Our DCE reveals more dynamic aspects of participants’ perceptions on risk information than a questionnaire asking separate questions one at a time would be able to do. These insights into the dynamic aspects of people’s decision-making processes can help researchers and policy makers to make more realistic decisions about what findings to disclose and what dimensions of the information to highlight in risk communication. We learned how participants make use of different aspects of decision-making (see Table 4). When prevention strategies are available, for example, penetrance probabilities are not so crucial for people’s decision-making. The probability that participants would like to know information about life-threatening diseases that can be prevented with lifestyle changes decreased very little (from 98% to 92%) when moving from the option of information with penetrance probability of 80 out of 100 to information with a penetrance probability of 5 out of 100. However, when there is no preventive opportunity available, penetrance probabilities seem to be more important. The probability that participants would like to know information decreased from 53% to 24% when moving from the option of information with the penetrance probability of 80 out of 100 to 5 out of 100. Research participants tend to avoid the uncertainty of genetic risk information as much as possible and instead focus on what seems more certain, namely, whether preventive opportunities are available. Therefore, when there is an effective preventive measure, risk communication can be less concerned with whether the probability is high or low.

When implementing a genetic test in a clinical setting, clinical validity (the ability to predict a disease) and clinical utility (the likelihood to improve health) are considered,36 and these concern mostly monogenic disorders.37 This study provides a basis to believe that the clinical utility of genetic information differs partly from research participants’ personal utility. Research participants in this study prefer information about risks that they can reduce through lifestyle changes (compared with no preventive opportunity, operation, and medication). Most monogenic disorders are rare and the possibilities to prevent these diseases through lifestyle modifications are often limited or unknown. However, participants may find risk information about multifactorial diseases particularly useful because it motivates them to change their lifestyle (e.g., diet or smoking behavior).5,34 Whether the association (which is contiguous to disease penetrance probability in this study) between genetic makeup and disease is strong or not might not concern research participants as much as it concerns researchers and clinicians.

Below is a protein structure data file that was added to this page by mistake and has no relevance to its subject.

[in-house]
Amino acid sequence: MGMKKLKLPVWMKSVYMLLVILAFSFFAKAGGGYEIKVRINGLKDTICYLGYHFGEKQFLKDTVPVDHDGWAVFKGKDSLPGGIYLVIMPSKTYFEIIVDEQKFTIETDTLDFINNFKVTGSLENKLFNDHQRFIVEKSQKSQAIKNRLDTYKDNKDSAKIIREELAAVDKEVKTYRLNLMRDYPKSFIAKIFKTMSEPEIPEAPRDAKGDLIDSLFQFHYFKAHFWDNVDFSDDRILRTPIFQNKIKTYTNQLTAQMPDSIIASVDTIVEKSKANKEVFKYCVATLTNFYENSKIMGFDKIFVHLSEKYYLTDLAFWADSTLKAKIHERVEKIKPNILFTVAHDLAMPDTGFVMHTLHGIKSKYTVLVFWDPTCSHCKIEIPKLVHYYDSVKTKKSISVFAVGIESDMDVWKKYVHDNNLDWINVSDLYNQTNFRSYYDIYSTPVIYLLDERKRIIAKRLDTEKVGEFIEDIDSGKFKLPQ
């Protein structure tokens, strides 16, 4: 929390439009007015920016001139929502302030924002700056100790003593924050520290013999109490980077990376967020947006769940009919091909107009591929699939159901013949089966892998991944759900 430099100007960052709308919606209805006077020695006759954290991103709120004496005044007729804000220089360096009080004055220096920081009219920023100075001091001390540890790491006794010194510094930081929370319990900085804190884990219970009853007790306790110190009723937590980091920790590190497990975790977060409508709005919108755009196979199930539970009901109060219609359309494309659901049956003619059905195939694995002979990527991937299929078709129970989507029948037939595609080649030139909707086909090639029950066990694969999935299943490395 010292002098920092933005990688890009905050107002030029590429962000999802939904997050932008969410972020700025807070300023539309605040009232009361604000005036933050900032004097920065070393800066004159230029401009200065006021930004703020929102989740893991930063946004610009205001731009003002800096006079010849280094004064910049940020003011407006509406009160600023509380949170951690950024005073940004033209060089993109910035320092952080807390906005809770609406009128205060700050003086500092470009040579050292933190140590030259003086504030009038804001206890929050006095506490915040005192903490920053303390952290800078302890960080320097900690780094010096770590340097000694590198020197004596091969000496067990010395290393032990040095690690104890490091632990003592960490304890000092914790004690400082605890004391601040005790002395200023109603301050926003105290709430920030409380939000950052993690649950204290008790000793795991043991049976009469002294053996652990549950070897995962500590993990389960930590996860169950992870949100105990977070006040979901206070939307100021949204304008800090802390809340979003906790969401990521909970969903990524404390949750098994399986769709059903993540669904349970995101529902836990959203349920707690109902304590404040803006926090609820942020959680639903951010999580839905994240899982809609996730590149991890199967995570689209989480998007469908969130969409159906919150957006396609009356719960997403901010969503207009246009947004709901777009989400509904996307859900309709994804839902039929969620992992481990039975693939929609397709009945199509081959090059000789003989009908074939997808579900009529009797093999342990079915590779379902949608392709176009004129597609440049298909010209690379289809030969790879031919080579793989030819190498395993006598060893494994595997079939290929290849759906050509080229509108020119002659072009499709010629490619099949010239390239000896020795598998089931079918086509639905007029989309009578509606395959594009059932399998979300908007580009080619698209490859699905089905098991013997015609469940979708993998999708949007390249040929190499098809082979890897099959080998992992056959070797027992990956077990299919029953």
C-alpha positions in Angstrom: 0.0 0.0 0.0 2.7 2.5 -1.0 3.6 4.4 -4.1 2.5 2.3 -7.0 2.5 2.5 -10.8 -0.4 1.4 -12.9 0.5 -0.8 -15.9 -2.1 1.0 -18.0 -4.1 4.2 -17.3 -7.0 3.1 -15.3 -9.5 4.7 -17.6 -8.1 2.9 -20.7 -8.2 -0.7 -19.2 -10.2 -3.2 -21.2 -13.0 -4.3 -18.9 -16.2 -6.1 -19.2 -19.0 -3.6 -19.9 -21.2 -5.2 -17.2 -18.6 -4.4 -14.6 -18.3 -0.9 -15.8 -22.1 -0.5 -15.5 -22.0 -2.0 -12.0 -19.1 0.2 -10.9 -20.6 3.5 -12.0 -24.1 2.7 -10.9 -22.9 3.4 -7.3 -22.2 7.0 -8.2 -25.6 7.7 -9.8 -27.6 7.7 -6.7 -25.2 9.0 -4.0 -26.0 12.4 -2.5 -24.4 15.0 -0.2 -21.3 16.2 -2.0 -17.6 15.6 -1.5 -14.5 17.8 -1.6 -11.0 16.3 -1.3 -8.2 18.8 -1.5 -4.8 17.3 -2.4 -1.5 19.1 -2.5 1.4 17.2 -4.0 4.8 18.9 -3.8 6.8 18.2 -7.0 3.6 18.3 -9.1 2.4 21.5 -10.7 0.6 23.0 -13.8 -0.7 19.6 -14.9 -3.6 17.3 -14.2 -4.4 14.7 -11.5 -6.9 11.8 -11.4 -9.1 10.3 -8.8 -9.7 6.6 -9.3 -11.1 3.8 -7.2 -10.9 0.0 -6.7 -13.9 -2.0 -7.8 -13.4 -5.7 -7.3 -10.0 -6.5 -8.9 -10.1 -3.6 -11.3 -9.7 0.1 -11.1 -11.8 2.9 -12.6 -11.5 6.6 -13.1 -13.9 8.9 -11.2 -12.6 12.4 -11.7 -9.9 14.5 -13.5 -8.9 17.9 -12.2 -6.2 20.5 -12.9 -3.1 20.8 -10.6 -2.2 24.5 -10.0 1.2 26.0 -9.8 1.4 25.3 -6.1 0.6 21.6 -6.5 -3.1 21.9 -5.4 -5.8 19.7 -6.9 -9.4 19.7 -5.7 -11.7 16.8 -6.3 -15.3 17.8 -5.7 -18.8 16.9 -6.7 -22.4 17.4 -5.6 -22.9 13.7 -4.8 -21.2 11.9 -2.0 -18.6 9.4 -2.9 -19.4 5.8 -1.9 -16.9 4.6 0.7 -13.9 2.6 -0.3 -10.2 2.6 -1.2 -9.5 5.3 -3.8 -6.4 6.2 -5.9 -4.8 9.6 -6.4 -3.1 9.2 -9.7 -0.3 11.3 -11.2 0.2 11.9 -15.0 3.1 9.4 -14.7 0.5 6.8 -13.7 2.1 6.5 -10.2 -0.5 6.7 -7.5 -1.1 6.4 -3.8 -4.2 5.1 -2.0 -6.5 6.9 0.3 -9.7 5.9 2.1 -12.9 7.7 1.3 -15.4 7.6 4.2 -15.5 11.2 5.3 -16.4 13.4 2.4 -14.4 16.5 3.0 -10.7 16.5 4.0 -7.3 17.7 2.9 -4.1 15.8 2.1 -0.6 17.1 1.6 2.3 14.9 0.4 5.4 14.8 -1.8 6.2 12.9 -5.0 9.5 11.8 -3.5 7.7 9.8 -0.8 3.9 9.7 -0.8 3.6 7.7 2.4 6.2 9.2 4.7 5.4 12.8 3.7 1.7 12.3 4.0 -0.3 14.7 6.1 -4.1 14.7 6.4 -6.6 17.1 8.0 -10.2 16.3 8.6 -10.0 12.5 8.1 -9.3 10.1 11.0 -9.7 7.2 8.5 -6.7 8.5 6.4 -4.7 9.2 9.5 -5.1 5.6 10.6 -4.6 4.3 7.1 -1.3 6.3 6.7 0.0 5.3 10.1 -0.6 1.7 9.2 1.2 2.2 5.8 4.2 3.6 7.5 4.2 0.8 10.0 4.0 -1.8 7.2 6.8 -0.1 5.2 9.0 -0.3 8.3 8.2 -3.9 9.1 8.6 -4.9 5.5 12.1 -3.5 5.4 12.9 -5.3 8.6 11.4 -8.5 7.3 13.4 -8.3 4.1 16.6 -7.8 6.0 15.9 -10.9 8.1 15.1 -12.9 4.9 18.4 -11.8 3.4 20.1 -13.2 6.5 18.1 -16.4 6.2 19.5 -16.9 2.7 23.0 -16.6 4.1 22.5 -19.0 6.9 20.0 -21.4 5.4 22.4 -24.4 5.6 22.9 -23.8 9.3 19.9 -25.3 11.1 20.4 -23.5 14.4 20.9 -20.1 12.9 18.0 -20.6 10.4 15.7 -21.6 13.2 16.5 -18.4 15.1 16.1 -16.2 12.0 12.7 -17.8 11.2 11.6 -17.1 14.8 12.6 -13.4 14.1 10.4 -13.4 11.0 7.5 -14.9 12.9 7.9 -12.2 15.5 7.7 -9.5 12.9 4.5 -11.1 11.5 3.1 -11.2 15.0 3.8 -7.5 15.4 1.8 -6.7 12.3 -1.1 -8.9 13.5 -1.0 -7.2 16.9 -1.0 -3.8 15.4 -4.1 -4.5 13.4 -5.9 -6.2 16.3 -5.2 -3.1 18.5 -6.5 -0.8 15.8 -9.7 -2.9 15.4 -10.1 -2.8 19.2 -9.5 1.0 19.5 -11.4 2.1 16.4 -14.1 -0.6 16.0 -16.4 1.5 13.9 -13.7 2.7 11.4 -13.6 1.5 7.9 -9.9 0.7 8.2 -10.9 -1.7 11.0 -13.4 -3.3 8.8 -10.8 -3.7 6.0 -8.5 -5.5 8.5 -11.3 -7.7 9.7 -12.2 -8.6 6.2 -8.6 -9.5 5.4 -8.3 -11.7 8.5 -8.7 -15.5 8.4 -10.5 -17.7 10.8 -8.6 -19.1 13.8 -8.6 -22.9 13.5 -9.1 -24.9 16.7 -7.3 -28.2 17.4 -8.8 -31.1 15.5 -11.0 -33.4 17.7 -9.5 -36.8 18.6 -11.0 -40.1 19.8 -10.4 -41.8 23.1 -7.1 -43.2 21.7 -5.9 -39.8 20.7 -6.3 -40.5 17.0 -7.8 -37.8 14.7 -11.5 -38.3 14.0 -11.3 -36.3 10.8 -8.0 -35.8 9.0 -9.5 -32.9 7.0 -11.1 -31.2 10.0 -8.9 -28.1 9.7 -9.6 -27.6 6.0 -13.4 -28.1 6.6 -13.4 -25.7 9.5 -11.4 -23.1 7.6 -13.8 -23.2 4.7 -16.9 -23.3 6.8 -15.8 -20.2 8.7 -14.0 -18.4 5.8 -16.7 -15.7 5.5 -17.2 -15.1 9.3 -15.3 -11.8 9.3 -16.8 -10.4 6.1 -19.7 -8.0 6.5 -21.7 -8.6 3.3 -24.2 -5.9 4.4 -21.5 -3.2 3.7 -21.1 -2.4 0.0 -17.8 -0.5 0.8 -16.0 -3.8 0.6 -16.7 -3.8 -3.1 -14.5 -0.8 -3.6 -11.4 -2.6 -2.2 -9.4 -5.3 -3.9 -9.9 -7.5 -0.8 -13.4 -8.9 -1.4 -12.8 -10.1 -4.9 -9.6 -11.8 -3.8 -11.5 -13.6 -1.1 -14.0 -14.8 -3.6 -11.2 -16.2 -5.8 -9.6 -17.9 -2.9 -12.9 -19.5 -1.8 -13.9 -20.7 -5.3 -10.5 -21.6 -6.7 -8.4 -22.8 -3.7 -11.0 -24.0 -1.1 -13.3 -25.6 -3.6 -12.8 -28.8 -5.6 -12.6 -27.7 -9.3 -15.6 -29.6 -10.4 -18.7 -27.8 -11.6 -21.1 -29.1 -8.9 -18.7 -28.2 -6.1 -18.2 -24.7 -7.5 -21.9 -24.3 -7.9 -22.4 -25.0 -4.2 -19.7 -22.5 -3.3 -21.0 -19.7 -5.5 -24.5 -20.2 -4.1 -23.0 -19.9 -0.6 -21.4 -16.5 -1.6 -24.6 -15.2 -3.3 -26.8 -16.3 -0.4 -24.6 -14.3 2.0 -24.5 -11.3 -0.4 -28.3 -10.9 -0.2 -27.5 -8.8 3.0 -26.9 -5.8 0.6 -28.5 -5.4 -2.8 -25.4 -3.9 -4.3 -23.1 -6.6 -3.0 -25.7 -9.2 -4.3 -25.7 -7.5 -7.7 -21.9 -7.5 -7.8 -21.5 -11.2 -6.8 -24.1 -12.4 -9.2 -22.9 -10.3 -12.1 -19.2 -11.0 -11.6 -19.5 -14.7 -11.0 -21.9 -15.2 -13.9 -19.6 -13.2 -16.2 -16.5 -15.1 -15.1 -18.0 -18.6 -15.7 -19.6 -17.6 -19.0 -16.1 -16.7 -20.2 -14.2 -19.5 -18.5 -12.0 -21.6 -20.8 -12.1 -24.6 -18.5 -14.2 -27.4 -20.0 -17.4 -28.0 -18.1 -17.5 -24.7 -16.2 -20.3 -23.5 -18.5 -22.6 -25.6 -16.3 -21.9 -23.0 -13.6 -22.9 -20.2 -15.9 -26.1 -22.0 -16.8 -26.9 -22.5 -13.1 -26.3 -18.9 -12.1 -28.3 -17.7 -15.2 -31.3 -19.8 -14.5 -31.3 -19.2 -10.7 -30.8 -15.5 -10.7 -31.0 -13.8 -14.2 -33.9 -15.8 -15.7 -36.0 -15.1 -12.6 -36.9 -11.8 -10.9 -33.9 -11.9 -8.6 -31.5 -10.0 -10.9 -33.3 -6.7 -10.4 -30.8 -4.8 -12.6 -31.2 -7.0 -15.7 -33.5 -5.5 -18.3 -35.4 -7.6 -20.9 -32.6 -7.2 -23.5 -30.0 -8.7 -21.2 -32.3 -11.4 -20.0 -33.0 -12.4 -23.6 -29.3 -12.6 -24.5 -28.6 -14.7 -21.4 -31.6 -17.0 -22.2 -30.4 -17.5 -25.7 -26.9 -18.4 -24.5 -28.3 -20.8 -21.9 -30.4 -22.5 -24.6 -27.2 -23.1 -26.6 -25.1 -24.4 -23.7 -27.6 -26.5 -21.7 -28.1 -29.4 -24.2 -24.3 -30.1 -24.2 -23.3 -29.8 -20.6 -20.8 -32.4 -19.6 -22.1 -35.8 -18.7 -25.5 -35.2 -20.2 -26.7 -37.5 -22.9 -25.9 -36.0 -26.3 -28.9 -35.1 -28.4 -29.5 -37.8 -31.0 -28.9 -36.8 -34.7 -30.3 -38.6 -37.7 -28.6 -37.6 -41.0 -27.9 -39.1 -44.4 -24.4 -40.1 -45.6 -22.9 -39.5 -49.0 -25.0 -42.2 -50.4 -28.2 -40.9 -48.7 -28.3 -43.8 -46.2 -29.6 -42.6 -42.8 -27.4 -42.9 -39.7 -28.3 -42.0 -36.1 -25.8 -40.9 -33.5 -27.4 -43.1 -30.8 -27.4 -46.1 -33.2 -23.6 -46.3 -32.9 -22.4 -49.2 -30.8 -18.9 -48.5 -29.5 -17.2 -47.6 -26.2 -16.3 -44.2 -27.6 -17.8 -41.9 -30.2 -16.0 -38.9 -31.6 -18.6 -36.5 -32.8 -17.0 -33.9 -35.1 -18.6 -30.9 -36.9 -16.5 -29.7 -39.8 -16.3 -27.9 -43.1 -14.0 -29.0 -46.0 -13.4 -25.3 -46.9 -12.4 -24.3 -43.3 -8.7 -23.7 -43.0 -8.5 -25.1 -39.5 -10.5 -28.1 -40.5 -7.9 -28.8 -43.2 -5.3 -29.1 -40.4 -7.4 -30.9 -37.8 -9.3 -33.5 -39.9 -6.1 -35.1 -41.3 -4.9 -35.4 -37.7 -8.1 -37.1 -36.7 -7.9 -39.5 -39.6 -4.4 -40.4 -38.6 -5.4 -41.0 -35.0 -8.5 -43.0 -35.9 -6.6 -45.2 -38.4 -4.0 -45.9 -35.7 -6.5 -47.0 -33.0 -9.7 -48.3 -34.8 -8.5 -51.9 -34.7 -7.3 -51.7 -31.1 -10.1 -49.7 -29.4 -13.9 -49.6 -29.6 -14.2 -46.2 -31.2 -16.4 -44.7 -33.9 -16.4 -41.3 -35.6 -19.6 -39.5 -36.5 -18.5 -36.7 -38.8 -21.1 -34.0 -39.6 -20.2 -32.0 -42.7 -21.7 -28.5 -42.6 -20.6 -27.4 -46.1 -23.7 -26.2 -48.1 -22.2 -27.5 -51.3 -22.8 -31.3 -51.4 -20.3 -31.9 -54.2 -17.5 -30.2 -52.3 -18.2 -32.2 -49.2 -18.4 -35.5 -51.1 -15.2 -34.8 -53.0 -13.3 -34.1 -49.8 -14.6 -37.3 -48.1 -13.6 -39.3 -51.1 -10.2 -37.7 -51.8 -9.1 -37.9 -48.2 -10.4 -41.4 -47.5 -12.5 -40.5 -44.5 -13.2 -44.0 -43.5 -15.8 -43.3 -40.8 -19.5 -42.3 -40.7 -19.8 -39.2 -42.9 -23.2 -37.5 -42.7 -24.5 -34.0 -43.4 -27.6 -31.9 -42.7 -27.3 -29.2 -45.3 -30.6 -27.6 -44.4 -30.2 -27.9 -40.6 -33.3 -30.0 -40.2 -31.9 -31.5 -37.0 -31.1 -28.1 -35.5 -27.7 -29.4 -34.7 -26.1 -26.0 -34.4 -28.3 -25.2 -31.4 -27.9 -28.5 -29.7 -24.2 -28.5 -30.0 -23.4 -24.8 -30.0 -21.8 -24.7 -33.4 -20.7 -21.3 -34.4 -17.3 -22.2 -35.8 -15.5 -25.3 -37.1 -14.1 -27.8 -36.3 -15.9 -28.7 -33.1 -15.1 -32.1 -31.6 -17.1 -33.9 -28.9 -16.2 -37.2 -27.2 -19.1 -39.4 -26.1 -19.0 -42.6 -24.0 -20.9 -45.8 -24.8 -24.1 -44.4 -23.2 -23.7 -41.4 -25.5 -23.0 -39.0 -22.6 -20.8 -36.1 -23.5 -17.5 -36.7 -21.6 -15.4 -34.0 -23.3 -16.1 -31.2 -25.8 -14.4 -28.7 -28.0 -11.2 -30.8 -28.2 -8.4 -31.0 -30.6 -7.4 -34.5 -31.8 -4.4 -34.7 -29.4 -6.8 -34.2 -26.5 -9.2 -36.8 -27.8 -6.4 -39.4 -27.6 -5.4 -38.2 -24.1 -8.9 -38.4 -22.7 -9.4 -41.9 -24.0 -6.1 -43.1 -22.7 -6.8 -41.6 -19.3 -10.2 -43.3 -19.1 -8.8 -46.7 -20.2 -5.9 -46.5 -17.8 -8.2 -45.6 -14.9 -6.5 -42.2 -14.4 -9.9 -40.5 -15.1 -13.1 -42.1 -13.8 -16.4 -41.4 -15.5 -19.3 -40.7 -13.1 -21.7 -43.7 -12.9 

This study also investigated the interaction between willingness to receive genetic risk information and (1) prior experience of serious disease as well as (2) worries about having a severe disease. Our study indicates that previous experience of having a serious disease significantly reduces participants’ willingness to receive genetic risk information. This might be because participants with prior experience of severe disease perceive that knowing their genetic risk would imply additional mental strain, which was evident in the qualitative study18 and in the individual interviews used to prepare the DCE. Moreover, worry about having a severe disease also positively influences the overall willingness to know genetic risk information. This might be because people who worry about having a severe disease want to prevent or postpone developing the disease as much as possible.

### Conclusion

Discrete choice experiments can help researchers and policy makers to make more realistic decisions about what findings to disclose and what dimensions of the information to highlight. In this study, effectiveness of the preventive measure was most important for participants. They valued that attribute twice as much as the other attributes. Thus, when there is an effective preventive measure, risk communication can be less concerned with the magnitude of the probability of developing disease. Worry about having a severe disease had a positive influence on the willingness to receive genetic risk data, whereas previous experience of severe disease had a negative influence. Further studies are warranted to understand in more detail how these aspects affect the way people reason about genetic risk information.

### Limitations